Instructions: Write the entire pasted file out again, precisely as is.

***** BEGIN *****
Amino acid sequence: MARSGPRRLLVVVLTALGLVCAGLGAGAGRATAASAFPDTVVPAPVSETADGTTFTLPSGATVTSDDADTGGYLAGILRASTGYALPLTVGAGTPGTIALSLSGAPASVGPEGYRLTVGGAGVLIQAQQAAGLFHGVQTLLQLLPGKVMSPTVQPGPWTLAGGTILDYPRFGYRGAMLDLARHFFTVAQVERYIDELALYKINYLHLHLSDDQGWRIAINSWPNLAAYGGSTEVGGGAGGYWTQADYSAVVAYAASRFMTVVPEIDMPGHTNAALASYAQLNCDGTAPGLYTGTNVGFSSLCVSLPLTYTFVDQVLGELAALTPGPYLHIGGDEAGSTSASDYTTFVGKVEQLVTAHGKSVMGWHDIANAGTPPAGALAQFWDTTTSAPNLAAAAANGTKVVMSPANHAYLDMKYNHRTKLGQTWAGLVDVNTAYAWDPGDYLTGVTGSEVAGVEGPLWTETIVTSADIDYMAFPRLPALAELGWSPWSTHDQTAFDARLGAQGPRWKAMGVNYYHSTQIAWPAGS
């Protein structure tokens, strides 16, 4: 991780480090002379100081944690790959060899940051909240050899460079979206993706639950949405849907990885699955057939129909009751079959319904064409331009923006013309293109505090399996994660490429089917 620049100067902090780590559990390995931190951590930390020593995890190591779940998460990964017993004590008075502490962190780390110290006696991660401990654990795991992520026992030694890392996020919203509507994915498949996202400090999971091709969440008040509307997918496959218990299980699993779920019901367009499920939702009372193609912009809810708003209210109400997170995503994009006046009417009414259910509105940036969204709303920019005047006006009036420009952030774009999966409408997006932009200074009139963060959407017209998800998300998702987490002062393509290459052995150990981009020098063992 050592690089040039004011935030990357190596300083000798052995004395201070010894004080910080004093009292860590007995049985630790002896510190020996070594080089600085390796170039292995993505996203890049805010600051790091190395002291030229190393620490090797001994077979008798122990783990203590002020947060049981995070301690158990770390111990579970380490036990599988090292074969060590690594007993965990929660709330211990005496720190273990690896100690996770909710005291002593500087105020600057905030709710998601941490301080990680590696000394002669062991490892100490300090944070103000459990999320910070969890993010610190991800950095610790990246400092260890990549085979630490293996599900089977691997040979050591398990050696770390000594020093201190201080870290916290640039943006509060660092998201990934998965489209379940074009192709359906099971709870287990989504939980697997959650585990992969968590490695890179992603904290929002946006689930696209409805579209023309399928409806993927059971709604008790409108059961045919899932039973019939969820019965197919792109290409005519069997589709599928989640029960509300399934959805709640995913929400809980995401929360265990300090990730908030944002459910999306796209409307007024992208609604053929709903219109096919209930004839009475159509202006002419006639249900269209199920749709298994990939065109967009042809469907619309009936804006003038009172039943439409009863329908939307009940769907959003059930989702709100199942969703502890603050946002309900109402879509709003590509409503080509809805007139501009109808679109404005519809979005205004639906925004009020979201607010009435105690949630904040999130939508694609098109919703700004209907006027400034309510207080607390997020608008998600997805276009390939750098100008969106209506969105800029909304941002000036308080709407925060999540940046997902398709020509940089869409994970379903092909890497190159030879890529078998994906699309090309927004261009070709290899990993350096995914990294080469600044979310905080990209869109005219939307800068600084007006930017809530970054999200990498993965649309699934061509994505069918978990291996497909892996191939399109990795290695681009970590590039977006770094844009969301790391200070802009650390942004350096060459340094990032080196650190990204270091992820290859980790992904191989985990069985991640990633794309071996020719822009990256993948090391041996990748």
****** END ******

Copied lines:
Amino acid sequence: MARSGPRRLLVVVLTALGLVCAGLGAGAGRATAASAFPDTVVPAPVSETADGTTFTLPSGATVTSDDADTGGYLAGILRASTGYALPLTVGAGTPGTIALSLSGAPASVGPEGYRLTVGGAGVLIQAQQAAGLFHGVQTLLQLLPGKVMSPTVQPGPWTLAGGTILDYPRFGYRGAMLDLARHFFTVAQVERYIDELALYKINYLHLHLSDDQGWRIAINSWPNLAAYGGSTEVGGGAGGYWTQADYSAVVAYAASRFMTVVPEIDMPGHTNAALASYAQLNCDGTAPGLYTGTNVGFSSLCVSLPLTYTFVDQVLGELAALTPGPYLHIGGDEAGSTSASDYTTFVGKVEQLVTAHGKSVMGWHDIANAGTPPAGALAQFWDTTTSAPNLAAAAANGTKVVMSPANHAYLDMKYNHRTKLGQTWAGLVDVNTAYAWDPGDYLTGVTGSEVAGVEGPLWTETIVTSADIDYMAFPRLPALAELGWSPWSTHDQTAFDARLGAQGPRWKAMGVNYYHSTQIAWPAGS
């Protein structure tokens, strides 16, 4: 991780480090002379100081944690790959060899940051909240050899460079979206993706639950949405849907990885699955057939129909009751079959319904064409331009923006013309293109505090399996994660490429089917 620049100067902090780590559990390995931190951590930390020593995890190591779940998460990964017993004590008075502490962190780390110290006696991660401990654990795991992520026992030694890392996020919203509507994915498949996202400090999971091709969440008040509307997918496959218990299980699993779920019901367009499920939702009372193609912009809810708003209210109400997170995503994009006046009417009414259910509105940036969204709303920019005047006006009036420009952030774009999966409408997006932009200074009139963060959407017209998800998300998702987490002062393509290459052995150990981009020098063992 050592690089040039004011935030990357190596300083000798052995004395201070010894004080910080004093009292860590007995049985630790002896510190020996070594080089600085390796170039292995993505996203890049805010600051790091190395002291030229190393620490090797001994077979008798122990783990203590002020947060049981995070301690158990770390111990579970380490036990599988090292074969060590690594007993965990929660709330211990005496720190273990690896100690996770909710005291002593500087105020600057905030709710998601941490301080990680590696000394002669062991490892100490300090944070103000459990999320910070969890993010610190991800950095610790990246400092260890990549085979630490293996599900089977691997040979050591398990050696770390000594020093201190201080870290916290640039943006509060660092998201990934998965489209379940074009192709359906099971709870287990989504939980697997959650585990992969968590490695890179992603904290929002946006689930696209409805579209023309399928409806993927059971709604008790409108059961045919899932039973019939969820019965197919792109290409005519069997589709599928989640029960509300399934959805709640995913929400809980995401929360265990300090990730908030944002459910999306796209409307007024992208609604053929709903219109096919209930004839009475159509202006002419006639249900269209199920749709298994990939065109967009042809469907619309009936804006003038009172039943439409009863329908939307009940769907959003059930989702709100199942969703502890603050946002309900109402879509709003590509409503080509809805007139501009109808679109404005519809979005205004639906925004009020979201607010009435105690949630904040999130939508694609098109919703700004209907006027400034309510207080607390997020608008998600997805276009390939750098100008969106209506969105800029909304941002000036308080709407925060999540940046997902398709020509940089869409994970379903092909890497190159030879890529078998994906699309090309927004261009070709290899990993350096995914990294080469600044979310905080990209869109005219939307800068600084007006930017809530970054999200990498993965649309699934061509994505069918978990291996497909892996191939399109990795290695681009970590590039977006770094844009969301790391200070802009650390942004350096060459340094990032080196650190990204270091992820290859980790992904191989985990069985991640990633794309071996020719822009990256993948090391041996990748």